Thursday, September 13, 2007
Throughout our academic careers, we are forced to read books that we'd otherwise never encounter. Some of these books are breezed through, barely having a chance to make a scratch on our subconsciouses. Others, however, are fully digested and leave an indelible imprint on our hearts, our minds, and our spirits.
Currently Reading... is a new section of the Boylan Blog which seeks to spotlight the latter. We hope to pass a passion for good literature to you, our reader, and to broaden the palates of those who already possess a hunger for the written word.
This week, Mohan Bell tell us about the book he has just finished reading, Breath, Eyes, Memory, by Edwidge Danticat.
This summer, I went on a reading expedition. This was supposed to be my vacation: a vacation into the world of literature, my chance to sweep through many cultures and ways of life. In the thickets of my expedition, I came upon the novel Breath, Eyes, Memory by Edwidge Danticat. I read it in one day. One reason for this is that it is a small novel. However, the other reason is that I was held in the grasp of Danticat’s magical prose, which is charged with deep pain as well as an exploration of Haiti's deep cultural magic. This is a story about healing. It shows that healing is not easy, but a thing that takes time and pain. It is also a book about memories, and the haunting realities of them.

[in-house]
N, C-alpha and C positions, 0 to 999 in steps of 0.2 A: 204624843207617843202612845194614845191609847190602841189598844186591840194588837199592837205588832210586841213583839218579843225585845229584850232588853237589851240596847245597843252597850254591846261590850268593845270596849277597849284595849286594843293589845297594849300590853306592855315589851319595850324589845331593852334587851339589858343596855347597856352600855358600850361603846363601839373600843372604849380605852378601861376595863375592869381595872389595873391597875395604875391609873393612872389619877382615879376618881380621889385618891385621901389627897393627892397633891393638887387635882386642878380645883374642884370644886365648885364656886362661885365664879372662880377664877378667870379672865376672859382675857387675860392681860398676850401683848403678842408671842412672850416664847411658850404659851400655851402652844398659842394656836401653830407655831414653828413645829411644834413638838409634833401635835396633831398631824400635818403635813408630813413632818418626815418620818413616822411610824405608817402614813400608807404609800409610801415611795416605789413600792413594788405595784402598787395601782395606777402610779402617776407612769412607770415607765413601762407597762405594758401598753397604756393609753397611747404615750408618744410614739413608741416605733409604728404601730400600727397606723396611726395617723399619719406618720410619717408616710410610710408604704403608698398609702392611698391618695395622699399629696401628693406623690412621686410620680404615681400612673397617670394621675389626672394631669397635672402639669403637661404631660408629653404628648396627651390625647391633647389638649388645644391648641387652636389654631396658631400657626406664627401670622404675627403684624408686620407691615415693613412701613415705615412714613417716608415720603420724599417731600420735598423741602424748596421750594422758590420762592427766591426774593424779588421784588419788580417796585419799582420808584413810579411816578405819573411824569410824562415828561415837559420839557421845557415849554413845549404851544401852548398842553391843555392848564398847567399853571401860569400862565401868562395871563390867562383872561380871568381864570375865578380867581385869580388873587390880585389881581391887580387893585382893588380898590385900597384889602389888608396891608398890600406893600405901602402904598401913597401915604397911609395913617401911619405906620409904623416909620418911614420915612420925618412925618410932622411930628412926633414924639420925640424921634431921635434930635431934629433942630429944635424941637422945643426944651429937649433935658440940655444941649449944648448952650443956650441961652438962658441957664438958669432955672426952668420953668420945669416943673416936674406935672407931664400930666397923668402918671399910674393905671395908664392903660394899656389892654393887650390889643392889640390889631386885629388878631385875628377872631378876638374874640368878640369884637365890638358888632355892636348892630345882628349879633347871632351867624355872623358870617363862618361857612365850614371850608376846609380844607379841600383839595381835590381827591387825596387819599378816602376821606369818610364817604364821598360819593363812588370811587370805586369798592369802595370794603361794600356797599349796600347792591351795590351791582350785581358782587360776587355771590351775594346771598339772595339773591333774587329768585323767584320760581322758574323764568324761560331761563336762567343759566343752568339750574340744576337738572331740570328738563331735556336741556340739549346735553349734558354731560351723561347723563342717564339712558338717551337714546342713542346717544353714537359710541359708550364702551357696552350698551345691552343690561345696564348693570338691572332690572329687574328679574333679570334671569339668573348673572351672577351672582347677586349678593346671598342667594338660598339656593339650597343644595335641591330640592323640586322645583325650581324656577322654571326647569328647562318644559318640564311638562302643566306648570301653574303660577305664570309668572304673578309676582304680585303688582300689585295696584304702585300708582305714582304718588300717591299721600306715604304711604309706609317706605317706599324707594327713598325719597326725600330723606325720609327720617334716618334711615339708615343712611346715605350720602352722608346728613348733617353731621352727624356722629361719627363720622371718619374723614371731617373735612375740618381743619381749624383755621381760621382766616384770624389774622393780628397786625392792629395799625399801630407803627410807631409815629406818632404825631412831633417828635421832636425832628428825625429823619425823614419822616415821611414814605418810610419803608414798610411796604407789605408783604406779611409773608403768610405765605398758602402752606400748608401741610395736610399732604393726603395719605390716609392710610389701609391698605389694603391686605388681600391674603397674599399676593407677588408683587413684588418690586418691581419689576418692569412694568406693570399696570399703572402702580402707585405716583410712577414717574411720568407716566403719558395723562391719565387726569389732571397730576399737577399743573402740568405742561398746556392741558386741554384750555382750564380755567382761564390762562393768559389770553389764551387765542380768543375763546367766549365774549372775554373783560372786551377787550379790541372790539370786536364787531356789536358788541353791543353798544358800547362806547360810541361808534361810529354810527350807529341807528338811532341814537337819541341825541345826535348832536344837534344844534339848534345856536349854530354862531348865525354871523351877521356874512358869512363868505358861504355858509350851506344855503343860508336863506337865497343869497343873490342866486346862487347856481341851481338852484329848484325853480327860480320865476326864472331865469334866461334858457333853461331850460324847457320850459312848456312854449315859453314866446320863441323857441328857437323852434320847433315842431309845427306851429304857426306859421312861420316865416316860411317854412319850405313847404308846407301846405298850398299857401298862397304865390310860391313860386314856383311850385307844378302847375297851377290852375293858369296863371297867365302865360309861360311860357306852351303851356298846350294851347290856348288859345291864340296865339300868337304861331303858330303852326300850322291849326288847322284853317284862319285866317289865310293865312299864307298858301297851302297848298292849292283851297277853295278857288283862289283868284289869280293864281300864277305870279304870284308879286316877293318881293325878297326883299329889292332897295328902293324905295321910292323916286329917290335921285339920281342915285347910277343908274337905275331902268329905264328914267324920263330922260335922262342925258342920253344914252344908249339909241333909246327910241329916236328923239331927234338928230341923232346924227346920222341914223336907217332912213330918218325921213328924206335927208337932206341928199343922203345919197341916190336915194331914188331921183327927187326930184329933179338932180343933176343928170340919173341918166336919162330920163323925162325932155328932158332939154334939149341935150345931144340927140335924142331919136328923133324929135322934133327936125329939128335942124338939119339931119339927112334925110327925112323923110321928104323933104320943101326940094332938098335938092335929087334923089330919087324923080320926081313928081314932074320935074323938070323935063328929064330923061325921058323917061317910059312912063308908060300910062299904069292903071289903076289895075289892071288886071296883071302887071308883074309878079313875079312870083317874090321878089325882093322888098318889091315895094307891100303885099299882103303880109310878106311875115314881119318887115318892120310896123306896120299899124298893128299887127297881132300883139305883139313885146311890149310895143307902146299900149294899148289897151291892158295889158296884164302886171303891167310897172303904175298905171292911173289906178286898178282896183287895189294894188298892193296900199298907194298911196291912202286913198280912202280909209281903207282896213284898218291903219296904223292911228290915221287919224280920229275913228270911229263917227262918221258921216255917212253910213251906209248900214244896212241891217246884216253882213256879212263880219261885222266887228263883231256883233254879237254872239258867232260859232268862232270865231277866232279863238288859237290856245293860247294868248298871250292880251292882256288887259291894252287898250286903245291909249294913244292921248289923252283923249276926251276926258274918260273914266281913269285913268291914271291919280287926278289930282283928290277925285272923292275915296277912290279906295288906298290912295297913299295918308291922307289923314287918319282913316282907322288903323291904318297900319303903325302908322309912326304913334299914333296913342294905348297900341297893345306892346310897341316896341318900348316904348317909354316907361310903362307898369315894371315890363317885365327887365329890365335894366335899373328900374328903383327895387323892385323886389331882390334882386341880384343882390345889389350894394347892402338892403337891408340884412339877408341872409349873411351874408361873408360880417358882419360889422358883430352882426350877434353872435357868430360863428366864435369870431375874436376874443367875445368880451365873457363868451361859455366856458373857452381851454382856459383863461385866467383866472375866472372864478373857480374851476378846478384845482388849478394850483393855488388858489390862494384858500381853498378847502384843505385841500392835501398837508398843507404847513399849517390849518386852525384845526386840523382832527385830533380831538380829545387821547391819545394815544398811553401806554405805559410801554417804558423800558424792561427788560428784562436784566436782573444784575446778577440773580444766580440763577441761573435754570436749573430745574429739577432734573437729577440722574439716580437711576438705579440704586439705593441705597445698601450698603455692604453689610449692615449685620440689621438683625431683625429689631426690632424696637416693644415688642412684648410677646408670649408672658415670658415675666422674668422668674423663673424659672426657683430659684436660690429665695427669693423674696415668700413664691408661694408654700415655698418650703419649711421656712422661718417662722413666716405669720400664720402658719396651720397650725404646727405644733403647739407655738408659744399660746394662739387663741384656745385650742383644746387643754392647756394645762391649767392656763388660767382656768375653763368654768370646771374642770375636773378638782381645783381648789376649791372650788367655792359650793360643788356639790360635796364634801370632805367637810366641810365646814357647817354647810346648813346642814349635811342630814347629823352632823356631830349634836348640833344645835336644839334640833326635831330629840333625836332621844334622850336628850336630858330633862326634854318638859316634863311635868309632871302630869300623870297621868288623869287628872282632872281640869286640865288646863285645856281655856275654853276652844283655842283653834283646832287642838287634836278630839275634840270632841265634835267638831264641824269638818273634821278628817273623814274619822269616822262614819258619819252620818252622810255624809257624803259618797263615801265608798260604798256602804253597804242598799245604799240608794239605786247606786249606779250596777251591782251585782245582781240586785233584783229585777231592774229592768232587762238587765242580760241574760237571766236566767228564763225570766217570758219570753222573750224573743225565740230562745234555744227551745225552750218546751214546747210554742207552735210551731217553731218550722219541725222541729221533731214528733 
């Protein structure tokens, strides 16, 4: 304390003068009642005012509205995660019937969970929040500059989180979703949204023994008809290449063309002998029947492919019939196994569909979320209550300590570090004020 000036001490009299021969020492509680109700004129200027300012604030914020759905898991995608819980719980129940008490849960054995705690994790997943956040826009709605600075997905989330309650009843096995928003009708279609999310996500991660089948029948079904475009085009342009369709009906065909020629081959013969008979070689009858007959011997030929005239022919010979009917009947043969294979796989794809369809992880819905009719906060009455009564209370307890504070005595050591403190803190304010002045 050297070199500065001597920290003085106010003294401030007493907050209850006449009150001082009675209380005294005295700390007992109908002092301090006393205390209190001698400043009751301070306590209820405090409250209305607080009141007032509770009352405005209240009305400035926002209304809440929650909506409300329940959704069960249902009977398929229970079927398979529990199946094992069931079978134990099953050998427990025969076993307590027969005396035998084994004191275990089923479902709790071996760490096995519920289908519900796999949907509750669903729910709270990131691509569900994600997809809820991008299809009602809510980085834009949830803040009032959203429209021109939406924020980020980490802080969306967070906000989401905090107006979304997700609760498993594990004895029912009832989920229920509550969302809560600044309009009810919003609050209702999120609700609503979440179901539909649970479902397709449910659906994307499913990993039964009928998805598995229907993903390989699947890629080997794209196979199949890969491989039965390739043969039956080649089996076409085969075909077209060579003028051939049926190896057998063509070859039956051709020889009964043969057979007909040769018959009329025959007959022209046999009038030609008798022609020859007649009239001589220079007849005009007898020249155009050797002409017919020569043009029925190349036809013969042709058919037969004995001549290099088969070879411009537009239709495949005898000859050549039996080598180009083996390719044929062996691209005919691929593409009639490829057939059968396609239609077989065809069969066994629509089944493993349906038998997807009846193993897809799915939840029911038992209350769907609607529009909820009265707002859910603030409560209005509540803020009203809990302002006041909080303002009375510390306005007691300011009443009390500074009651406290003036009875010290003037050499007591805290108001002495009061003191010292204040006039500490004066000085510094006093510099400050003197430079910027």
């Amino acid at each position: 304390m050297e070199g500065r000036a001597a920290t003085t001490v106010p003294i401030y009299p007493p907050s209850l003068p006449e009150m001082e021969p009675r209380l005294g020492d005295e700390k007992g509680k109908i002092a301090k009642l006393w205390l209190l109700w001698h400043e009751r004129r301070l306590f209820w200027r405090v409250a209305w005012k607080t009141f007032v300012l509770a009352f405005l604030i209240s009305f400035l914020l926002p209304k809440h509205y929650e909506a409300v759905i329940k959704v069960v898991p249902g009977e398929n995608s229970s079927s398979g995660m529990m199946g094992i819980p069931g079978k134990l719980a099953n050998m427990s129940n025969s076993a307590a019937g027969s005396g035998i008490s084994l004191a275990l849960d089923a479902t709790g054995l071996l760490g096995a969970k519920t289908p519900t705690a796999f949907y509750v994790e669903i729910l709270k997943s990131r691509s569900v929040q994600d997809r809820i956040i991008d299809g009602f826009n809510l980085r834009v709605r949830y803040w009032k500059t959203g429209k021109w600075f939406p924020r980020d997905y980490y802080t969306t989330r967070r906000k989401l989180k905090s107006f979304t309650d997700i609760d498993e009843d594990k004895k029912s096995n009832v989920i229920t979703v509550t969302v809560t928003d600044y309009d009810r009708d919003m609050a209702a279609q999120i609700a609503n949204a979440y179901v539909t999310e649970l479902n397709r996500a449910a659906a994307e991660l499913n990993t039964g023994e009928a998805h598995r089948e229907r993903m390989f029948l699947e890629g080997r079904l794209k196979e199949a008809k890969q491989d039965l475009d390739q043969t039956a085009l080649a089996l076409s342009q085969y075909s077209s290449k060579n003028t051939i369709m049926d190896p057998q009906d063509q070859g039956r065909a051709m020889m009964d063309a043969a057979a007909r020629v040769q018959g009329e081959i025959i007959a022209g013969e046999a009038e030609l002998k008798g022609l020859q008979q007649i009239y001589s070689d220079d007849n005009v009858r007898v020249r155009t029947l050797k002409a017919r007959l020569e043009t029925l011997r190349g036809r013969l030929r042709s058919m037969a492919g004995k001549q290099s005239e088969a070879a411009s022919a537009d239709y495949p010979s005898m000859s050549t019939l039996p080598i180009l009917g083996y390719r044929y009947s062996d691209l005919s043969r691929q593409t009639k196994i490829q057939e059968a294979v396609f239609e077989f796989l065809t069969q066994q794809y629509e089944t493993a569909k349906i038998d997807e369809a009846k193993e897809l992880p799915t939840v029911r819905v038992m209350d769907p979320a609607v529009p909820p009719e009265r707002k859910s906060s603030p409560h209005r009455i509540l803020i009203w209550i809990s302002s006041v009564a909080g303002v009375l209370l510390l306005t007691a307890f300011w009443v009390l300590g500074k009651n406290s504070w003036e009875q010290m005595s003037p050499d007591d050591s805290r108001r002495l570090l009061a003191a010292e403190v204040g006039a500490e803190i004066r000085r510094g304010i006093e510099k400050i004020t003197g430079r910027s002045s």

Breath, Eyes, Memory tells the story of a Haitian who immigrates to America, Sophie, and the connections she has with the women in her life. It takes us on a journey from her life in Haiti, to her move to America, and then her return to her homeland, where she has to go to find healing. One also can see it set in the backdrop of the political and cultural turmoil of Haiti.
One thing that intrigued me greatly about this book was the rich and thick storytelling that the reader encounters. One can sense the wisdom of the Haitian women who recount their stories, carrying on tradition. The main nucleus of this novel, though, is sexual humiliation and what it does for the mind of the women in the novel - be it rape or cultural methods of testing female virginity.
Readers can still summate that this is a first novel, because there are weak moments, especially in the final parts. However, these weak moments can only be caught with careful reading. If you are just reading and enjoying the richness of the story, as well as the cultural wealth that is being exuded, you will not catch the holes, but instead find yourself lost in a world unlike your own.
This is a novel that will definitely be recommended to friends over and over as a fast-paced and moving read.